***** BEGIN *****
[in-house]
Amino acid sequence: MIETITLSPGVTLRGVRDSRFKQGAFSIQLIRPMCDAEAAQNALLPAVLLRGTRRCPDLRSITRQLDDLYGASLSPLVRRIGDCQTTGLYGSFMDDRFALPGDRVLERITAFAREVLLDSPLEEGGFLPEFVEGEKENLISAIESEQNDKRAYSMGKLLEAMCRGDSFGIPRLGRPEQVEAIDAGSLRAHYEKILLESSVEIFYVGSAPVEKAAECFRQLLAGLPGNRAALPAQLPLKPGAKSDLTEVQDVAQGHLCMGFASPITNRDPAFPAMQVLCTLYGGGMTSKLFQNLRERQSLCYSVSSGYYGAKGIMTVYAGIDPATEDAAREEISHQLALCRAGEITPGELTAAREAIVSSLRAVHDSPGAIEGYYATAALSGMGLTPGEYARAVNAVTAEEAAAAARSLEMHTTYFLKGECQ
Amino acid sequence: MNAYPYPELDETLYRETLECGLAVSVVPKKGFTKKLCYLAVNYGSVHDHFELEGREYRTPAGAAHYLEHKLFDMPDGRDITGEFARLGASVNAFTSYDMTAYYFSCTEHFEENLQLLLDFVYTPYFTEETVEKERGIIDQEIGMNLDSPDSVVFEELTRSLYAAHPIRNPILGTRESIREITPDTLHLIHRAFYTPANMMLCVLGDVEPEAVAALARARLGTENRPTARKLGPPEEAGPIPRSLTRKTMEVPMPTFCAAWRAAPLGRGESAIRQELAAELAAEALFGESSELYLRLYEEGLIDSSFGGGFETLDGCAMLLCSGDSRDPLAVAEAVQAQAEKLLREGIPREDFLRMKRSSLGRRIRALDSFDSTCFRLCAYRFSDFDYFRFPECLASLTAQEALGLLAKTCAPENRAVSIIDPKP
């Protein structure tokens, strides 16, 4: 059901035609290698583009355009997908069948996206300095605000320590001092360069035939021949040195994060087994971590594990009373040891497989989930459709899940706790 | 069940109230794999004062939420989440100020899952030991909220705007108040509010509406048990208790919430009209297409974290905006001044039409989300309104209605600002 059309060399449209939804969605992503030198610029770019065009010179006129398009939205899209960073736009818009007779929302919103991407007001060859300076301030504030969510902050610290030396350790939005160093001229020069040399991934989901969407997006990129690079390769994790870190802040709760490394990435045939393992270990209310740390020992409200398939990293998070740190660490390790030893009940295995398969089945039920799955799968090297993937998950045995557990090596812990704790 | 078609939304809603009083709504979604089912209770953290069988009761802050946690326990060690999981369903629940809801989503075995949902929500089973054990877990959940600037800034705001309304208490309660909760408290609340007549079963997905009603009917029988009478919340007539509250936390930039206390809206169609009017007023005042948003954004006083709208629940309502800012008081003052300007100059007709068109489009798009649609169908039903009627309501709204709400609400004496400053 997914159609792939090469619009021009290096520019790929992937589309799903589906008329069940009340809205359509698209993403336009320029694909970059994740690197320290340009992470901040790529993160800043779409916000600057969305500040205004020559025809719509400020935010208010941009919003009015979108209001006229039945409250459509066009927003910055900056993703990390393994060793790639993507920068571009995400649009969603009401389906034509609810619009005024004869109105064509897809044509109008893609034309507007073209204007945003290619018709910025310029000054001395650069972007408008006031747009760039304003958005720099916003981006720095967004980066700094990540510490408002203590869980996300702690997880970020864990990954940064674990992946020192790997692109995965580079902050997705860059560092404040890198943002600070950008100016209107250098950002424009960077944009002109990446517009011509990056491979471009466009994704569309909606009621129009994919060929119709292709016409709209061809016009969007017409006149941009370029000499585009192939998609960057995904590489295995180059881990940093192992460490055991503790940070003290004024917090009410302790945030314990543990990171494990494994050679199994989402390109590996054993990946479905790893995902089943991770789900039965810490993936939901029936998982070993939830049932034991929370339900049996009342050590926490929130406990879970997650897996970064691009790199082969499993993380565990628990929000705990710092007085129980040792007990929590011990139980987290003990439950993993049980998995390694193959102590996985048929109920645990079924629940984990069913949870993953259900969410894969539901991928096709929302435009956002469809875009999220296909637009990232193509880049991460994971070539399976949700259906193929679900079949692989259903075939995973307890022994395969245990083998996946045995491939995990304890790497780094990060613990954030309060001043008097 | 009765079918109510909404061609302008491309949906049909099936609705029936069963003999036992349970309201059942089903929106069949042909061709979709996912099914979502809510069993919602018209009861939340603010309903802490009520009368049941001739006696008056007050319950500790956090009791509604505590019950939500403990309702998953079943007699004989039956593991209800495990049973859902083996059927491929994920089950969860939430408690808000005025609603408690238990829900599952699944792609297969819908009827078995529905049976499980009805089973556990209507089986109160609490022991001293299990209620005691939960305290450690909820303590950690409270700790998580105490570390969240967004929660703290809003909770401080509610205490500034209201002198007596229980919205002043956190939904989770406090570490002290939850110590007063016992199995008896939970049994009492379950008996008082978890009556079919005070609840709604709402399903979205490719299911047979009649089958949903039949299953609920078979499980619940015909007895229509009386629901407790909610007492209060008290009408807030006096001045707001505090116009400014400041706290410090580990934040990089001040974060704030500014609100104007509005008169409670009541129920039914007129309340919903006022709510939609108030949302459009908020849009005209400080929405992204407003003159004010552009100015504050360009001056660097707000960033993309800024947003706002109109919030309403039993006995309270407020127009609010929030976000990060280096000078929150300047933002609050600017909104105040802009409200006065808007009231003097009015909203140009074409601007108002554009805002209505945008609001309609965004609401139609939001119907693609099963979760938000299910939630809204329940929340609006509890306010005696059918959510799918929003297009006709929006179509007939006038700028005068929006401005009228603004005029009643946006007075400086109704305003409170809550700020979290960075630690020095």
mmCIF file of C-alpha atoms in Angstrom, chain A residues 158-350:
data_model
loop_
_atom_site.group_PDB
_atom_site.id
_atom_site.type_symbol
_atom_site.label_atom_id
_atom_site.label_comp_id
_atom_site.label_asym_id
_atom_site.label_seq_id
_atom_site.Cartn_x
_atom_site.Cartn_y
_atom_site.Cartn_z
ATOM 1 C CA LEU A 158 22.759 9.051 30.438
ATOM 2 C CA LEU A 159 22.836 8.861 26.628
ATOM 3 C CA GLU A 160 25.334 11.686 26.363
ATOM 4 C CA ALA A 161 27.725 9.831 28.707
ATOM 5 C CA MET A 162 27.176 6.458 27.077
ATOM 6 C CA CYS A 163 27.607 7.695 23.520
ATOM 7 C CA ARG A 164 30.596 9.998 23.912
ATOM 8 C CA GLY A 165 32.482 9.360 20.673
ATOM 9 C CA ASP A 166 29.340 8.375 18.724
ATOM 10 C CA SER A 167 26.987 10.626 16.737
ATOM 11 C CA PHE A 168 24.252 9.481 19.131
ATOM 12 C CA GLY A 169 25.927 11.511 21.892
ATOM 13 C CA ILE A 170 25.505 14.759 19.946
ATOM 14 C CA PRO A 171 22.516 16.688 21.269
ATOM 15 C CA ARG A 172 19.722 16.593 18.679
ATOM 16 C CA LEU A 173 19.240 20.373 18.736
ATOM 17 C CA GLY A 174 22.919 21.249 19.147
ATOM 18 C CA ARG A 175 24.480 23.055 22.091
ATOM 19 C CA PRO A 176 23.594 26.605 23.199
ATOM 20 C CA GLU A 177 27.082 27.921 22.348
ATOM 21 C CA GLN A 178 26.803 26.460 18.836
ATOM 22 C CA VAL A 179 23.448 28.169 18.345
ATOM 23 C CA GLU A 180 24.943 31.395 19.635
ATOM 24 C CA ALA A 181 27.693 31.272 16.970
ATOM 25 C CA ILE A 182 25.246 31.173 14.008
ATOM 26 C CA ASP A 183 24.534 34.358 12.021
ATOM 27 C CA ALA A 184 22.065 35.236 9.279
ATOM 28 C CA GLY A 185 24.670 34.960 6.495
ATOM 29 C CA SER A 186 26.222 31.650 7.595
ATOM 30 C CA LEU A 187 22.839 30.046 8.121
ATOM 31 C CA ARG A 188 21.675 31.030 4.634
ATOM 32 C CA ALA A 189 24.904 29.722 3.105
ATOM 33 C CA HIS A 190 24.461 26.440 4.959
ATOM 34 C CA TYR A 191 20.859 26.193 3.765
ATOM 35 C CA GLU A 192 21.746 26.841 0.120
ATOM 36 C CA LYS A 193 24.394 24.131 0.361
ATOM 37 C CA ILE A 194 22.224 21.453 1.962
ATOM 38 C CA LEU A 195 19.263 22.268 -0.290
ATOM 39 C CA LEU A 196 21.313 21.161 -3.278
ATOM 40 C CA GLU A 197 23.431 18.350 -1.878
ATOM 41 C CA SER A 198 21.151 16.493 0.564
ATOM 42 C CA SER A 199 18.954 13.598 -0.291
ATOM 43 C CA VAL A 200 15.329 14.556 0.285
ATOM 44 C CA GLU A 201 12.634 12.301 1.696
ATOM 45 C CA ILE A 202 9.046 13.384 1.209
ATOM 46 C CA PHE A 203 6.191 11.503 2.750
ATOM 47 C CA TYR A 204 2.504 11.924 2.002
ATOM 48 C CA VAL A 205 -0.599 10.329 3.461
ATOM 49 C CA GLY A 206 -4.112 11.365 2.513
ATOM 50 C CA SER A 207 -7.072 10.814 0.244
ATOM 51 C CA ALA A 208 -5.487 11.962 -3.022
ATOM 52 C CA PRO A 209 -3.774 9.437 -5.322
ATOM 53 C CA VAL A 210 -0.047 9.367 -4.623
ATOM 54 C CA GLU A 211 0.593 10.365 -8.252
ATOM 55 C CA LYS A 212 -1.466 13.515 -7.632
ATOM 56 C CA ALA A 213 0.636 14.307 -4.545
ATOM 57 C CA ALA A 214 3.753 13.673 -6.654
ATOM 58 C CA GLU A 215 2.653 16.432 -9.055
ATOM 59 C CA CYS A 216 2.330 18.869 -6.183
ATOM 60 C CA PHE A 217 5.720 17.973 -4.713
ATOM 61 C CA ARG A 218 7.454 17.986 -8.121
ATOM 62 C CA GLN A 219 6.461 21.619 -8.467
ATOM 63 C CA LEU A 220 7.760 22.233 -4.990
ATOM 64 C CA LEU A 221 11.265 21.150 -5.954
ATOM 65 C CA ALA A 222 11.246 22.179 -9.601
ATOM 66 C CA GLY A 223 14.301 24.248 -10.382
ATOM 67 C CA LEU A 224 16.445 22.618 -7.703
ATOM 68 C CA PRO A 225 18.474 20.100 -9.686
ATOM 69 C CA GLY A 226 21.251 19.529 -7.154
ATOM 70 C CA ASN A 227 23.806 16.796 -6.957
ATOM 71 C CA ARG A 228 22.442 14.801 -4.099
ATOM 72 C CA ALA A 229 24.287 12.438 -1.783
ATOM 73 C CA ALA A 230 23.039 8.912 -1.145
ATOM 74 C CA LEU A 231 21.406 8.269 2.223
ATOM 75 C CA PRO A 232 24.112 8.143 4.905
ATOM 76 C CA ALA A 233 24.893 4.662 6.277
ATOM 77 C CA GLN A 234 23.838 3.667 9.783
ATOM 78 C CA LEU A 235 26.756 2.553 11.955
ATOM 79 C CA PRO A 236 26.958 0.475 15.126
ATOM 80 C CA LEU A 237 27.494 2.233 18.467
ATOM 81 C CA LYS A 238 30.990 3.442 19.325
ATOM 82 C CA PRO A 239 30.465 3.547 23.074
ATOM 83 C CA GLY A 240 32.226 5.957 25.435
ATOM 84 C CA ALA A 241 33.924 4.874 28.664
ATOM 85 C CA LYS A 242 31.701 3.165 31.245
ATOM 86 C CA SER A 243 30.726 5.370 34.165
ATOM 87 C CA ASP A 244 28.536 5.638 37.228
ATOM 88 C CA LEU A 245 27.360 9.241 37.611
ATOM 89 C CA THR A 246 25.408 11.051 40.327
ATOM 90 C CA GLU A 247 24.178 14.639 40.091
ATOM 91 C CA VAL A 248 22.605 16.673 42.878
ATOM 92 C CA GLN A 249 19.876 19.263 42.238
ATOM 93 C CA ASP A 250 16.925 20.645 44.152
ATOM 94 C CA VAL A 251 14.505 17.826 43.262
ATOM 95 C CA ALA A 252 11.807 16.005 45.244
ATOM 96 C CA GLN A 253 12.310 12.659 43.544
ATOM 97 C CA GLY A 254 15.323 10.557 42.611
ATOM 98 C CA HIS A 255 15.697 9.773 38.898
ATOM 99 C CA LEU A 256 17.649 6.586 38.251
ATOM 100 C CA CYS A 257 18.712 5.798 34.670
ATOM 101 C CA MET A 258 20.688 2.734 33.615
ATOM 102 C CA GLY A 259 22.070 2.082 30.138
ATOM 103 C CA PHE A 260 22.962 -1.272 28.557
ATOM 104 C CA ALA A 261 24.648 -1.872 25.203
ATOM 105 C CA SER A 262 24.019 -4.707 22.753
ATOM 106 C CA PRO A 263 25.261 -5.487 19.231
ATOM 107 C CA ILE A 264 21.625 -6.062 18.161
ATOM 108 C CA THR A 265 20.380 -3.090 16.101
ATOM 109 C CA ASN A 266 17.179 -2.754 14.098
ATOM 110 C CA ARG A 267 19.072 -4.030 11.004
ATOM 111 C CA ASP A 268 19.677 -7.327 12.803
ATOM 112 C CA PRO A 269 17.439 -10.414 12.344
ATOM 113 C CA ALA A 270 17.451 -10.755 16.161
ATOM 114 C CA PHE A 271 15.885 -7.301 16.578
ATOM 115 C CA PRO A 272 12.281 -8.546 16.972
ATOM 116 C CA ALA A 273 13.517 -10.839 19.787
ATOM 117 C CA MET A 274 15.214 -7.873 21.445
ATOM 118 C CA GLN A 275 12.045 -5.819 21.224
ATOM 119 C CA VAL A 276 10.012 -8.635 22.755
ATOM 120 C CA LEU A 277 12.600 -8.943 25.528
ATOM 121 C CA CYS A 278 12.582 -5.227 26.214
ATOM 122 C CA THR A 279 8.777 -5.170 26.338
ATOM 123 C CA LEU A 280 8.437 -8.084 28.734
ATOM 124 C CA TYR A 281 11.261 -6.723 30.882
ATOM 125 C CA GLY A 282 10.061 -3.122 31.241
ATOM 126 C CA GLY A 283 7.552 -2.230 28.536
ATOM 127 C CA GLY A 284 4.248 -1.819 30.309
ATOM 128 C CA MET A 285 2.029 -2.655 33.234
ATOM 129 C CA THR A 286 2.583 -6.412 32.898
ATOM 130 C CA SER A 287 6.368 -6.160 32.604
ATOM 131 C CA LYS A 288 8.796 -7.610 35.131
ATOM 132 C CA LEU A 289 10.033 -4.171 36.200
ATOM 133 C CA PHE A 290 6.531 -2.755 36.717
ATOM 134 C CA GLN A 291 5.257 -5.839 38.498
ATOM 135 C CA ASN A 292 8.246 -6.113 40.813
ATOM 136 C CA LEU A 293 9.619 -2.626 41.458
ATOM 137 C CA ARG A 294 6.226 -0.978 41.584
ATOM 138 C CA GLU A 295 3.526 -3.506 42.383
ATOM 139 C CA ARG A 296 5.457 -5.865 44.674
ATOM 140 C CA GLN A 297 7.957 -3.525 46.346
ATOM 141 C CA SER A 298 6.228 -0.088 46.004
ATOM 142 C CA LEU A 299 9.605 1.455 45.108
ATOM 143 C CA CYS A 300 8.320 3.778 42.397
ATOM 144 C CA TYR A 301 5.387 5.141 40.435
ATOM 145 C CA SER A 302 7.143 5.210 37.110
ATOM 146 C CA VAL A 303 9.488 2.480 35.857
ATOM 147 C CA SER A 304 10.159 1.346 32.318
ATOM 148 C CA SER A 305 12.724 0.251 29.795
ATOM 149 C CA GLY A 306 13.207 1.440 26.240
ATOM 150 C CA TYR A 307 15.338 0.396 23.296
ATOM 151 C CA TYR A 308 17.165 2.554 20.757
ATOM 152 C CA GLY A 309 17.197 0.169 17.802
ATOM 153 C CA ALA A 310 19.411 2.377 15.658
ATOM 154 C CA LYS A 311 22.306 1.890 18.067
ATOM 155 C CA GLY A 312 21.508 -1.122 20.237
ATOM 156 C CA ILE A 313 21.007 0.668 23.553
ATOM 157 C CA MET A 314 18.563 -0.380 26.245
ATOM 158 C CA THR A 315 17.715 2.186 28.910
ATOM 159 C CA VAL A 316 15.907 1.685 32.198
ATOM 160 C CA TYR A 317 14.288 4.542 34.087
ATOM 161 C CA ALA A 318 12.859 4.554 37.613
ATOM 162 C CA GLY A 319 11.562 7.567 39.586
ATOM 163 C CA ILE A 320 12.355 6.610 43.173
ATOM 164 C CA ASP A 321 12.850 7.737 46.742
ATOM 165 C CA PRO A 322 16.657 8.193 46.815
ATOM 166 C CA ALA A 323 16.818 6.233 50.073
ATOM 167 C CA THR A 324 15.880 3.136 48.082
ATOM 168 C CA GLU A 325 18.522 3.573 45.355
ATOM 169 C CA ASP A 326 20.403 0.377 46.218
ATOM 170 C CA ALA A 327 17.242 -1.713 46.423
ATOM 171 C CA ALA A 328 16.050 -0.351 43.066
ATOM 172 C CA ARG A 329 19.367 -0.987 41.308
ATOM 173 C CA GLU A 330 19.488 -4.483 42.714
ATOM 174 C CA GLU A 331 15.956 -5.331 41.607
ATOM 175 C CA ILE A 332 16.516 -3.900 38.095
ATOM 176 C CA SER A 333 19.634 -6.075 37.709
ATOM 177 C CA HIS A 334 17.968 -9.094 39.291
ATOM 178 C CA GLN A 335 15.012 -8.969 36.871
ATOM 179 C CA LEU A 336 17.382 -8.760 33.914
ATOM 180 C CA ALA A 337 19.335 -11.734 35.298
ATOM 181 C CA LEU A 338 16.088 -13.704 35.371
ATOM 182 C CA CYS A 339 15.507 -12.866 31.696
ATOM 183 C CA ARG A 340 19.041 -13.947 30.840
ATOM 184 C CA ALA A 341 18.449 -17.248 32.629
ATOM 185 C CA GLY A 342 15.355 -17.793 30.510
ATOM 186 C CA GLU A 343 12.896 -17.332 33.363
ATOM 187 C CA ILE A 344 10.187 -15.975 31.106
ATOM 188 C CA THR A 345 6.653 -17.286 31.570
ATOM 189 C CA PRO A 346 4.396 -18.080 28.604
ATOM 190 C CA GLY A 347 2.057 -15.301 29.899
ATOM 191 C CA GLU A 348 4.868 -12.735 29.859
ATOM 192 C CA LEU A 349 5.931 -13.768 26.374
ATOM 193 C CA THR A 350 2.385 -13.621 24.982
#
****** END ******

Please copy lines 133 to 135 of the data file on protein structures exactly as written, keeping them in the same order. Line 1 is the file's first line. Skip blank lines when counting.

ATOM 116 C CA ALA A 273 13.517 -10.839 19.787
ATOM 117 C CA MET A 274 15.214 -7.873 21.445
ATOM 118 C CA GLN A 275 12.045 -5.819 21.224